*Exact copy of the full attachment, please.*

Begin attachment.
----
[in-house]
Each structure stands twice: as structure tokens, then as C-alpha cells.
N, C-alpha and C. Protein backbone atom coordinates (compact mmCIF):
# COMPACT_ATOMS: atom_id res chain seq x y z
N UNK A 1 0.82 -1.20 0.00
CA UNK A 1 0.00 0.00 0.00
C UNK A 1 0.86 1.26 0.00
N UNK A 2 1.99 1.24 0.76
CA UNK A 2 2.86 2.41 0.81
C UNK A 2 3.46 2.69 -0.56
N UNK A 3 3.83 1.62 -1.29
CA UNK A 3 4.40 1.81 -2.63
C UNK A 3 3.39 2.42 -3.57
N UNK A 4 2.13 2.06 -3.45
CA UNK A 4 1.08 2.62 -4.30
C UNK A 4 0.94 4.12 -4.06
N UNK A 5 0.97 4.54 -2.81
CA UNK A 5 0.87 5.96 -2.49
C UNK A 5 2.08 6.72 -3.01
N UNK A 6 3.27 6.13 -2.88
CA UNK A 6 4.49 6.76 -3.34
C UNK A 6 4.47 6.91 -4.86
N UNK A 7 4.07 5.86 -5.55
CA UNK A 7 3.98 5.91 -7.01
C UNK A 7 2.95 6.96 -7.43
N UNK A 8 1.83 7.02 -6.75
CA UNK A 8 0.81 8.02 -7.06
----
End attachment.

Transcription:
[in-house]
Each structure stands twice: as structure tokens, then as C-alpha cells.
N, C-alpha and C. Protein backbone atom coordinates (compact mmCIF):
# COMPACT_ATOMS: atom_id res chain seq x y z
N UNK A 1 0.82 -1.20 0.00
CA UNK A 1 0.00 0.00 0.00
C UNK A 1 0.86 1.26 0.00
N UNK A 2 1.99 1.24 0.76
CA UNK A 2 2.86 2.41 0.81
C UNK A 2 3.46 2.69 -0.56
N UNK A 3 3.83 1.62 -1.29
CA UNK A 3 4.40 1.81 -2.63
C UNK A 3 3.39 2.42 -3.57
N UNK A 4 2.13 2.06 -3.45
CA UNK A 4 1.08 2.62 -4.30
C UNK A 4 0.94 4.12 -4.06
N UNK A 5 0.97 4.54 -2.81
CA UNK A 5 0.87 5.96 -2.49
C UNK A 5 2.08 6.72 -3.01
N UNK A 6 3.27 6.13 -2.88
CA UNK A 6 4.49 6.76 -3.34
C UNK A 6 4.47 6.91 -4.86
N UNK A 7 4.07 5.86 -5.55
CA UNK A 7 3.98 5.91 -7.01
C UNK A 7 2.95 6.96 -7.43
N UNK A 8 1.83 7.02 -6.75
CA UNK A 8 0.81 8.02 -7.06